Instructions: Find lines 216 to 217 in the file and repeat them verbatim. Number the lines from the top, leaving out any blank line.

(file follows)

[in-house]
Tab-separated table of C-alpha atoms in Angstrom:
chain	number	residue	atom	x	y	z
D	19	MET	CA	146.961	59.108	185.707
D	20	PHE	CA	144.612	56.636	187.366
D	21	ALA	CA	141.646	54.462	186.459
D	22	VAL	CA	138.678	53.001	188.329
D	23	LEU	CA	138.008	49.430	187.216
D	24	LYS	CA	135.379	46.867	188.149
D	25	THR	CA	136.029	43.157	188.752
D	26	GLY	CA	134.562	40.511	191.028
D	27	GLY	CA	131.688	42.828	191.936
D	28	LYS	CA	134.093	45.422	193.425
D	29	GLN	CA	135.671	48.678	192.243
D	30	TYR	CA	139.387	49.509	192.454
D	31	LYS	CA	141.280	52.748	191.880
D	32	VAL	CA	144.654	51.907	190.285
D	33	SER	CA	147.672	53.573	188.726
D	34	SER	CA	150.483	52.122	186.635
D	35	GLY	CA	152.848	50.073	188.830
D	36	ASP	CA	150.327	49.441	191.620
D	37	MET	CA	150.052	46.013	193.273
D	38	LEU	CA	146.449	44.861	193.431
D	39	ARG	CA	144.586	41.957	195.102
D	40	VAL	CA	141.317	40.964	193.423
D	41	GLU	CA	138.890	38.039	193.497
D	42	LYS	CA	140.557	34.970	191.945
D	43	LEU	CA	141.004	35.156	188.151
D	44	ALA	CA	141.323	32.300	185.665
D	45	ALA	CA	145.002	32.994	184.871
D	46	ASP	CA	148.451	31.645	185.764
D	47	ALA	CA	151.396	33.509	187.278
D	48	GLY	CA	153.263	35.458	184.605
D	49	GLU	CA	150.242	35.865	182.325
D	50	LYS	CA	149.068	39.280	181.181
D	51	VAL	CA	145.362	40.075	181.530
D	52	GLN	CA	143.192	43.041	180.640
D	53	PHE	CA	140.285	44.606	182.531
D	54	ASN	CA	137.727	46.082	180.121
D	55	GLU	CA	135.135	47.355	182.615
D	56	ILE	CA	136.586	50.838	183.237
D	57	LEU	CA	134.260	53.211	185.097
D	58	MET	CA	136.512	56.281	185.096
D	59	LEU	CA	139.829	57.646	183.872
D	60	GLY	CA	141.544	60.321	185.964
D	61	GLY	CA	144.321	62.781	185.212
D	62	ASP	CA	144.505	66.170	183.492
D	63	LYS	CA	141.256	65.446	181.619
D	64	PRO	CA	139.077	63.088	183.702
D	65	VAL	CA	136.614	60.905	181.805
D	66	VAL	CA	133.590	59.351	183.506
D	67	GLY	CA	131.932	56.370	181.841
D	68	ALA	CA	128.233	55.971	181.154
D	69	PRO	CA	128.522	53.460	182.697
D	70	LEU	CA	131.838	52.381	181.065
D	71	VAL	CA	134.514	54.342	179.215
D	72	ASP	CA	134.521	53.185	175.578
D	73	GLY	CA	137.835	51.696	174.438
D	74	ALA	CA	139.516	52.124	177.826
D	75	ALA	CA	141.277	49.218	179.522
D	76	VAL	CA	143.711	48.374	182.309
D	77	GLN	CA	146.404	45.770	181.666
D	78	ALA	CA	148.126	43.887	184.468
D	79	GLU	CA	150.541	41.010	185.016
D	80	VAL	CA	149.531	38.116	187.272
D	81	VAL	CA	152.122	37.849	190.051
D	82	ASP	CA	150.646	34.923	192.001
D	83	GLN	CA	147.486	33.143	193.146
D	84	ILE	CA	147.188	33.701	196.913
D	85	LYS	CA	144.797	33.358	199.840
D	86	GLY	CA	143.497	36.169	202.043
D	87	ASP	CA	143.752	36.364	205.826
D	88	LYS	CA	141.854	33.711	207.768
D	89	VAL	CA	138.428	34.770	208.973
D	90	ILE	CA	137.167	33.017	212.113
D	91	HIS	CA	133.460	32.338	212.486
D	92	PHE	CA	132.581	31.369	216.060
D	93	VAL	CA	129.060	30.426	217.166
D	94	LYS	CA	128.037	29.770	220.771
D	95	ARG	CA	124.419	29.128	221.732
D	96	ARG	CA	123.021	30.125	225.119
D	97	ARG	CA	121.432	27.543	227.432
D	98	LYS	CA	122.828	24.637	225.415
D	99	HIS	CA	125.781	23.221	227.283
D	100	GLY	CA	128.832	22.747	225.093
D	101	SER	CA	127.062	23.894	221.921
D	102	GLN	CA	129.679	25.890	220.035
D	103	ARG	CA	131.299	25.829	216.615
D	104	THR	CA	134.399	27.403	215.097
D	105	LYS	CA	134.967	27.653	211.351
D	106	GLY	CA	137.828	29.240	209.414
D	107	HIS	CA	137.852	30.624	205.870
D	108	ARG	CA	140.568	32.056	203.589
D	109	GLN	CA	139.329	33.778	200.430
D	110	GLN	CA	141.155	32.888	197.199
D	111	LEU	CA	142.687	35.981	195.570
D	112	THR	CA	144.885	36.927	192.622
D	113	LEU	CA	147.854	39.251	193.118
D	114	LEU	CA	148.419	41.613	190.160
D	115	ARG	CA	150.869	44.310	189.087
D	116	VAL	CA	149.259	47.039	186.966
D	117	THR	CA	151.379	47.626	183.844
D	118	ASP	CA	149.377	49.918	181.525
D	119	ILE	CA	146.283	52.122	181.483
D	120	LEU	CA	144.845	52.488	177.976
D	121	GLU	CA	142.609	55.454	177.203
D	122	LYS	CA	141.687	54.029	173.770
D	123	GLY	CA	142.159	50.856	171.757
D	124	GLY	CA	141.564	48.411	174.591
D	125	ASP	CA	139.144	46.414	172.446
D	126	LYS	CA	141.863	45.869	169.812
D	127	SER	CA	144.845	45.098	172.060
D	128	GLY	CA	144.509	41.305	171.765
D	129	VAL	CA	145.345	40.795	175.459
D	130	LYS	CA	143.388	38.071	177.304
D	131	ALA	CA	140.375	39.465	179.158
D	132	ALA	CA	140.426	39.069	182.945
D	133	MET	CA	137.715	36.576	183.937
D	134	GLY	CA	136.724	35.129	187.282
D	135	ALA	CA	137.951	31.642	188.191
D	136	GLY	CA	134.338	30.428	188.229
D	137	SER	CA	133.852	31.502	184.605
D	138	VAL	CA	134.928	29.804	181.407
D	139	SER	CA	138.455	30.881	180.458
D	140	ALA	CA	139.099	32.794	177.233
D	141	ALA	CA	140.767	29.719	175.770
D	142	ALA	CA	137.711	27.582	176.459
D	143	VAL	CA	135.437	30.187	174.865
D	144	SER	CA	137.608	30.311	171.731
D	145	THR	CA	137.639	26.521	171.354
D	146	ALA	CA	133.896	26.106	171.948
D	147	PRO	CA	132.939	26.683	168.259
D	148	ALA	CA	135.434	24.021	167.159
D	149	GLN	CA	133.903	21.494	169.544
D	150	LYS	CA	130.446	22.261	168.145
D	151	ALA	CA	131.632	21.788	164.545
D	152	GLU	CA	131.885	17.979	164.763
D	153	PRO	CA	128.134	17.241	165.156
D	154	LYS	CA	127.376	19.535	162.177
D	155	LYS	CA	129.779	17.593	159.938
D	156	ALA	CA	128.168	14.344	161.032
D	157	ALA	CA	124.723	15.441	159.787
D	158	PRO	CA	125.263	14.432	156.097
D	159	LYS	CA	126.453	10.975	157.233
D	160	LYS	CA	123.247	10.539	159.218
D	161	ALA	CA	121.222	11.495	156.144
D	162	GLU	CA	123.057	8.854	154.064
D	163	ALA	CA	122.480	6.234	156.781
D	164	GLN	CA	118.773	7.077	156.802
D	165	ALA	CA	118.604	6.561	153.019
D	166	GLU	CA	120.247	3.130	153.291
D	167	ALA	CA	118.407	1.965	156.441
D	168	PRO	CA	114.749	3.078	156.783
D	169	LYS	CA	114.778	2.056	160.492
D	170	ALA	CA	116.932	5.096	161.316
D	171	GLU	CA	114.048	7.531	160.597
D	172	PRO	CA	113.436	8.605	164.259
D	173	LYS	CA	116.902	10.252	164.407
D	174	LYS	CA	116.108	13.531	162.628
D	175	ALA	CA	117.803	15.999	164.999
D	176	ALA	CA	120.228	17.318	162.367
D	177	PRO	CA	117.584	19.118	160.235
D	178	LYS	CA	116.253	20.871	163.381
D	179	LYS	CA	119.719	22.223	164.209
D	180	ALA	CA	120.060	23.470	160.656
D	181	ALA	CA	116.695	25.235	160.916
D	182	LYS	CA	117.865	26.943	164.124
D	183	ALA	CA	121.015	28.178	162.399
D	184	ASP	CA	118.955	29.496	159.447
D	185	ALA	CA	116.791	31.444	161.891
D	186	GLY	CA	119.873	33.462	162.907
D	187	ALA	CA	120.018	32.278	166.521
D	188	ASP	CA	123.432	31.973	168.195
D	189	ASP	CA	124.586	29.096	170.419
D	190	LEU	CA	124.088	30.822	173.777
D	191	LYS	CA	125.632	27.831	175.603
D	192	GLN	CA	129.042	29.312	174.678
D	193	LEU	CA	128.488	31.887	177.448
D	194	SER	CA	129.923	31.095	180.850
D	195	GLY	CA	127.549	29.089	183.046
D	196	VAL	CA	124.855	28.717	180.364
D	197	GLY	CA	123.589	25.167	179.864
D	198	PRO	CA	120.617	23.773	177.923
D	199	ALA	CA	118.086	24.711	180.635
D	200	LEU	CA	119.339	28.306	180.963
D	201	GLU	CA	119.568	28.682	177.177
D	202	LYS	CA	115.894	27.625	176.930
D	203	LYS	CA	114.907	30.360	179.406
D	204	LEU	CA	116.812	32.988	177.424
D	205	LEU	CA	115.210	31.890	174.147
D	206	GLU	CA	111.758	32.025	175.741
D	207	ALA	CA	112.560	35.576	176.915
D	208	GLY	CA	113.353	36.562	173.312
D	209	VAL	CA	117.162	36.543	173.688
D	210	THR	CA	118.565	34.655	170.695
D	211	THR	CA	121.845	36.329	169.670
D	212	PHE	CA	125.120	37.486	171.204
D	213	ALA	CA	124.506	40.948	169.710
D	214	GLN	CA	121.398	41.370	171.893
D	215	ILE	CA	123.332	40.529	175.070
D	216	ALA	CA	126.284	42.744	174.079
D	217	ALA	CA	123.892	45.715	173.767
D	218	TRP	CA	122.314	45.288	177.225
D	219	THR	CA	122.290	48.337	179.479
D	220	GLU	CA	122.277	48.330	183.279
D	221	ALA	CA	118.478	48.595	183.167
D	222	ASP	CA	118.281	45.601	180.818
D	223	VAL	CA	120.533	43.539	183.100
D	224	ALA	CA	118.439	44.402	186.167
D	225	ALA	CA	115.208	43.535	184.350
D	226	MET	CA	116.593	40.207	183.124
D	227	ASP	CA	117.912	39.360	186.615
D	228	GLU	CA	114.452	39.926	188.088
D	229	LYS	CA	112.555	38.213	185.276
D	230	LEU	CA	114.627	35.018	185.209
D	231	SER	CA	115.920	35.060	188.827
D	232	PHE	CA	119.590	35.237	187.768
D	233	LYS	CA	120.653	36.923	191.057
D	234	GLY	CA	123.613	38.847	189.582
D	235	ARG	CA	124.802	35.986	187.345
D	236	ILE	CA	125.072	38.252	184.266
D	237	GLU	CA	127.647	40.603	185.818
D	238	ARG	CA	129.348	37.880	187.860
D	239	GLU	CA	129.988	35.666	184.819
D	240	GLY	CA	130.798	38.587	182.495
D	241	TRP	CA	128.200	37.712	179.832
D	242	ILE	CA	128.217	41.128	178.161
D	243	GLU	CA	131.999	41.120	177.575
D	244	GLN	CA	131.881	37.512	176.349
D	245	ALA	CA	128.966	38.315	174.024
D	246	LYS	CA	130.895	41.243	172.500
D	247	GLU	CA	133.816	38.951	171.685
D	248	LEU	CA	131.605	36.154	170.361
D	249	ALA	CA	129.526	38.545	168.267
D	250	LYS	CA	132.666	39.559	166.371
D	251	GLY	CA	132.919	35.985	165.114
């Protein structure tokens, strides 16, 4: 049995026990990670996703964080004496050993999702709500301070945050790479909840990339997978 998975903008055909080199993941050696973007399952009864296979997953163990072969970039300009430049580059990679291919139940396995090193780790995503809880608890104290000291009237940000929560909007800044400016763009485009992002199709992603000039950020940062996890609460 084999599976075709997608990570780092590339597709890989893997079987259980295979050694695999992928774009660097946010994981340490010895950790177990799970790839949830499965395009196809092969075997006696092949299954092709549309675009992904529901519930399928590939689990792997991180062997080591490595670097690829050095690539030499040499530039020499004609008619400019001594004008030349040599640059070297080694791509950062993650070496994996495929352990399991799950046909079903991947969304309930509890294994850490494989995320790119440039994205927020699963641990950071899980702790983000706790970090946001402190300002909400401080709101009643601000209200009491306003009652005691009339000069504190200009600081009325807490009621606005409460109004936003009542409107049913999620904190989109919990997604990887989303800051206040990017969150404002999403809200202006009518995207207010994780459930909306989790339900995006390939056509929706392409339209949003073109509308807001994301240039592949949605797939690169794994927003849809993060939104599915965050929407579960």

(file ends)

D	231	SER	CA	115.920	35.060	188.827
D	232	PHE	CA	119.590	35.237	187.768